Hehuan Mountain (aka Hehuanshan or Mt. Hehuan) may be the most popular place to see snow in Taiwan, partly due to the fact that it has the highest public road in the country (located at Wuling (武嶺). Most people in Taiwan live at or near sea level in a tropical/subtropical environment that never has snow. However, it does snow in Taiwan at many places with higher elevations, such as Yangmingshan, Jade Mountain, Alishan, Snow Mountain, etc. If temperatures get low enough between December and February, snow is possible to fall wherever the elevation is high enough in Taiwan. However places like Hehuanshan are special because you can drive a vehicle right to the top.
Hehuanshan lies at the edge of Taroko National Park on the border of Nantou and Hualien Counties. The road from Nantou to Taroko Gorge passes through the saddle on Hehuanshan between the the East Peak and Main Peak, and is the highest accessible public road in Taiwan (also known as Wuling 武嶺).
Near this place, the Wushe incident and Taroko War took place (see below for more details).
During the Martial Law period in Taiwan, a ski lift ran on the mountain, but has since been abandoned due to lack of consistent snowfall.
The Taiwan military also has its winter training grounds near the mountain.
Recently Hehuanshan has been a popular place for hiking and taking photos, and has been an Instagram hot spot.
Hours: 24/7 unless otherwise closed by the department of transportation
When to Go:
It snows on Hehuanshan usually December to February.
You can check the current weather for Hehuanshan here and live video feed of the mountain and ground conditions here.
How to Get There: Take provincial highway 14 from Puli, and keep going after your reach Qingjing Farm.
Alos you can take Provincial Highway 8 from Taroko Gorge National Park.
Stop when you reach the very top of the road, the Wuling parking lot.
Traffic Control: Buses and large truck are not allowed. Sometimes chains are required (no one has chains in Taiwan).
Map: Please see below:
Sun Moon Lake is a beautiful scenic area in Taiwan and a popular tourist destination. Besides the lakeside scenery, one can also enjoy boat rides, Taiwanese street food, gift shops, temples, a gondola, aborigine theme park, and more. It is for sure a must-see destination for anyone coming to vacation in Taiwan.
We have visited Sun Moon Lake a total of 6 times over 7 years, using 3 different cameras and 3 cell phone cameras, in luckily mostly good weather. In the blog below I will stitch together all of these trips in a way that hopefully makes sense. It may not be the most ultimate guide ever but it has most of the major sites in it.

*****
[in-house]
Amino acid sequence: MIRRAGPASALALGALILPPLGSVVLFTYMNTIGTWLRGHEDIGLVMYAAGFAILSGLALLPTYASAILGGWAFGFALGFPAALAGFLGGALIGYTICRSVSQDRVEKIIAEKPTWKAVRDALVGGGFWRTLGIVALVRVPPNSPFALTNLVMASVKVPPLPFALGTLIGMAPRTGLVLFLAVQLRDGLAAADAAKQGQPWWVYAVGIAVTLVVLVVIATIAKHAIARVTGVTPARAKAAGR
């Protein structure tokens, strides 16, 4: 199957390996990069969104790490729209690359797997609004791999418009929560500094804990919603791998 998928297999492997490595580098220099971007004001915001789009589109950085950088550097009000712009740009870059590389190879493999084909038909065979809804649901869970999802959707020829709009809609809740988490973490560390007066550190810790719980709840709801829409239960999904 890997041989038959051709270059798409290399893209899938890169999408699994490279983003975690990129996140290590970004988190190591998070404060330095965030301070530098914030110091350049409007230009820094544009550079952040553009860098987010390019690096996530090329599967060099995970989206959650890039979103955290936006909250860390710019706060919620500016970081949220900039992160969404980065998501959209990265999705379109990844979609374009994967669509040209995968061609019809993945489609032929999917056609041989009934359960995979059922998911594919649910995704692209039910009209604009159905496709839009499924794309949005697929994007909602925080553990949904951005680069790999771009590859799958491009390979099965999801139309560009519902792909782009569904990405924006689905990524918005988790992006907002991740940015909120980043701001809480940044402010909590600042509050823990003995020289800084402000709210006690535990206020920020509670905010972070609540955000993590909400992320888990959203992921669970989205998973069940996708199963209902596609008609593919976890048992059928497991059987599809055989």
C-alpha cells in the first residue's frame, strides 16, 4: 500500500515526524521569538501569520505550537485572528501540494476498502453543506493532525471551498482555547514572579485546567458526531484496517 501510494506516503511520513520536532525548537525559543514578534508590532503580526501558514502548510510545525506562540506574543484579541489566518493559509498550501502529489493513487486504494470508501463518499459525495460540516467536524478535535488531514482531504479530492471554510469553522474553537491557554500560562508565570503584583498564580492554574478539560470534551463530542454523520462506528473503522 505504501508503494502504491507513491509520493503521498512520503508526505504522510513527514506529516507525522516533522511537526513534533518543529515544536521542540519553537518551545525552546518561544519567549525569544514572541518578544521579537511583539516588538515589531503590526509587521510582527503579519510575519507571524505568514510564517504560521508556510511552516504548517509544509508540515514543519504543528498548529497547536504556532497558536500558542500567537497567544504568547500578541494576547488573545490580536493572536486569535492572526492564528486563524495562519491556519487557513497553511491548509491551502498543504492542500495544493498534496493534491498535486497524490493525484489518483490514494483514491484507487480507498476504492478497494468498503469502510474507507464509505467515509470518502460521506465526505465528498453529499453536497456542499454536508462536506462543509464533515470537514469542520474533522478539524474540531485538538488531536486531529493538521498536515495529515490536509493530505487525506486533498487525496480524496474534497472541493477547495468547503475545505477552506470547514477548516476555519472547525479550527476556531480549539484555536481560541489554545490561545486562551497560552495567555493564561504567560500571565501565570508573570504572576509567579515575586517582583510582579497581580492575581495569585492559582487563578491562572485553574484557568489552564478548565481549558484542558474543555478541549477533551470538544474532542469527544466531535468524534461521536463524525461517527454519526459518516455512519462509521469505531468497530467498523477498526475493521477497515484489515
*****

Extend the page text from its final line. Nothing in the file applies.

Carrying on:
Sun Moon Lake (aka Zintun in local Thao language) is the largest natural lake in Taiwan and home of the aboriginal Thao tribe. According to legend, a white deer led the tribe to the lake, and is now trapped in a marble stone on Lalu Island, which is sacred ground to them.
The name "Sun Moon Lake" comes from the different colors of the water in the lake, some of it being murky and on other parts of the lake, clear. Another account says that the name comes from parts of the lake being round like the sun, and other parts of the lake being curved like the moon.
The first hydroelectric plant was built on the lake in 1919 by the Japanese, which was later taken over by the ROC government. The hydroelectric power is part of a system of hdro power plants running from Wushe to Sun Moon Lake down to Shuili Township, and includes at least 8 plants.
Sun Moon Lake Scenic area was created in 2000. The lake attracts visitors from around the world from year round for its beauty and surrounding sights, and is also known for the annual Sun Moon Lake Swimming Carnival which thousands of people attend each year.
How to Get There:
Bus: There are buses (Ubus/Kbus/etc) that leave all day from Taichung Station.
By Car: Take National Highway 6 from Taichung up to Puli, and then follow the signs on highway 21 down to Sun Moon Lake. You can also take a car/scooter up highway 21 up from Shuili Township further south.
Boat: You can circle the lake via three spots: Shuise Pier, Xuanguang Pier, and Ita Thao Pier.
Scenic Area Entrance: Free
Parking: Around 100 NT per day for cars
Boat Ride: 300 NT per person
Gondola Ride (Ropeway): 300 NT per person
Formosan Aboriginal Cultural Village: 850 NT per person
Scenic Area: 24/7
Boat Ride: roughly 9:00 AM - 5:00 PM every day
Gondola Ride: 10:30 AM - 4:00 PM every day
Formosan Aboriginal Cultural Village: 9:30 AM- 5 PM every day
Map: Please see below:
We are US Expats that have extensive experience living and working in Taiwan. In our day, we had to learn many things about Taiwan the hard way. But we have come to learn that Taiwan is one of the best places in the world for Foreigners to live. Our blog does not represent the opinions of every foreigner in Taiwan. We are just trying to help others learn more about this beautiful country.